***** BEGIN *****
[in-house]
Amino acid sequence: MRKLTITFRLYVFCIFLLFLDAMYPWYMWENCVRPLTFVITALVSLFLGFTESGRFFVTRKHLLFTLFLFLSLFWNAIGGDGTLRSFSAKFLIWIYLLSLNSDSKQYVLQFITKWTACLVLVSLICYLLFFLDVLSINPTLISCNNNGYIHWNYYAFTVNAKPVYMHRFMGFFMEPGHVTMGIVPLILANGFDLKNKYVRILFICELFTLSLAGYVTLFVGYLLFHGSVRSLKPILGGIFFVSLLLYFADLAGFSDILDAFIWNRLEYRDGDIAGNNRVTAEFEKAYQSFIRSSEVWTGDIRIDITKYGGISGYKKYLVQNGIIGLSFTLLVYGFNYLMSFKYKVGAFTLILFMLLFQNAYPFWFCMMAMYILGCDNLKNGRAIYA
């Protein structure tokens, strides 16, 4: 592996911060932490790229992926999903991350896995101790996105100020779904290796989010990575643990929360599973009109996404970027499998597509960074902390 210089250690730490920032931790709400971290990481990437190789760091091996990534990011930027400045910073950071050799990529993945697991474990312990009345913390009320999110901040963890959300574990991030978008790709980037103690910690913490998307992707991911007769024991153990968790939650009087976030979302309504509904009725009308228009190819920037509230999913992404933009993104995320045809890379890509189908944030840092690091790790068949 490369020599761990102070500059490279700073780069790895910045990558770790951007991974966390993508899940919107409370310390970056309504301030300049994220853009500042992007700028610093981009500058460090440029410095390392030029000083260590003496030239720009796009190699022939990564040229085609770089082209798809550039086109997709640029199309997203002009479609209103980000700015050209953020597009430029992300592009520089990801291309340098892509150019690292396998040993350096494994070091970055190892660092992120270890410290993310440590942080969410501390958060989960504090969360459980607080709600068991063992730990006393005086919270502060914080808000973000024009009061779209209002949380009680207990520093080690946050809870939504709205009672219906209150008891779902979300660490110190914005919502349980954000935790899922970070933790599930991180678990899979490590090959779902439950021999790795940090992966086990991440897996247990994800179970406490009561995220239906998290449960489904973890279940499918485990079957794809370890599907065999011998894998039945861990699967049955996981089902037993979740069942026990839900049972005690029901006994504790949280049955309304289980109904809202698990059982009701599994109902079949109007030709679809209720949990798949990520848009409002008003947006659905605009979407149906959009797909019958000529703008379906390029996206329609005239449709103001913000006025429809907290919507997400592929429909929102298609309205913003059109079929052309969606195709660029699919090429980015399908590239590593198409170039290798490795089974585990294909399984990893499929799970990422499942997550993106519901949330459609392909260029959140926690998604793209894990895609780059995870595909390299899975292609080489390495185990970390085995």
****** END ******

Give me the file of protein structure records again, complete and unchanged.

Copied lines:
[in-house]
Amino acid sequence: MRKLTITFRLYVFCIFLLFLDAMYPWYMWENCVRPLTFVITALVSLFLGFTESGRFFVTRKHLLFTLFLFLSLFWNAIGGDGTLRSFSAKFLIWIYLLSLNSDSKQYVLQFITKWTACLVLVSLICYLLFFLDVLSINPTLISCNNNGYIHWNYYAFTVNAKPVYMHRFMGFFMEPGHVTMGIVPLILANGFDLKNKYVRILFICELFTLSLAGYVTLFVGYLLFHGSVRSLKPILGGIFFVSLLLYFADLAGFSDILDAFIWNRLEYRDGDIAGNNRVTAEFEKAYQSFIRSSEVWTGDIRIDITKYGGISGYKKYLVQNGIIGLSFTLLVYGFNYLMSFKYKVGAFTLILFMLLFQNAYPFWFCMMAMYILGCDNLKNGRAIYA
């Protein structure tokens, strides 16, 4: 592996911060932490790229992926999903991350896995101790996105100020779904290796989010990575643990929360599973009109996404970027499998597509960074902390 210089250690730490920032931790709400971290990481990437190789760091091996990534990011930027400045910073950071050799990529993945697991474990312990009345913390009320999110901040963890959300574990991030978008790709980037103690910690913490998307992707991911007769024991153990968790939650009087976030979302309504509904009725009308228009190819920037509230999913992404933009993104995320045809890379890509189908944030840092690091790790068949 490369020599761990102070500059490279700073780069790895910045990558770790951007991974966390993508899940919107409370310390970056309504301030300049994220853009500042992007700028610093981009500058460090440029410095390392030029000083260590003496030239720009796009190699022939990564040229085609770089082209798809550039086109997709640029199309997203002009479609209103980000700015050209953020597009430029992300592009520089990801291309340098892509150019690292396998040993350096494994070091970055190892660092992120270890410290993310440590942080969410501390958060989960504090969360459980607080709600068991063992730990006393005086919270502060914080808000973000024009009061779209209002949380009680207990520093080690946050809870939504709205009672219906209150008891779902979300660490110190914005919502349980954000935790899922970070933790599930991180678990899979490590090959779902439950021999790795940090992966086990991440897996247990994800179970406490009561995220239906998290449960489904973890279940499918485990079957794809370890599907065999011998894998039945861990699967049955996981089902037993979740069942026990839900049972005690029901006994504790949280049955309304289980109904809202698990059982009701599994109902079949109007030709679809209720949990798949990520848009409002008003947006659905605009979407149906959009797909019958000529703008379906390029996206329609005239449709103001913000006025429809907290919507997400592929429909929102298609309205913003059109079929052309969606195709660029699919090429980015399908590239590593198409170039290798490795089974585990294909399984990893499929799970990422499942997550993106519901949330459609392909260029959140926690998604793209894990895609780059995870595909390299899975292609080489390495185990970390085995």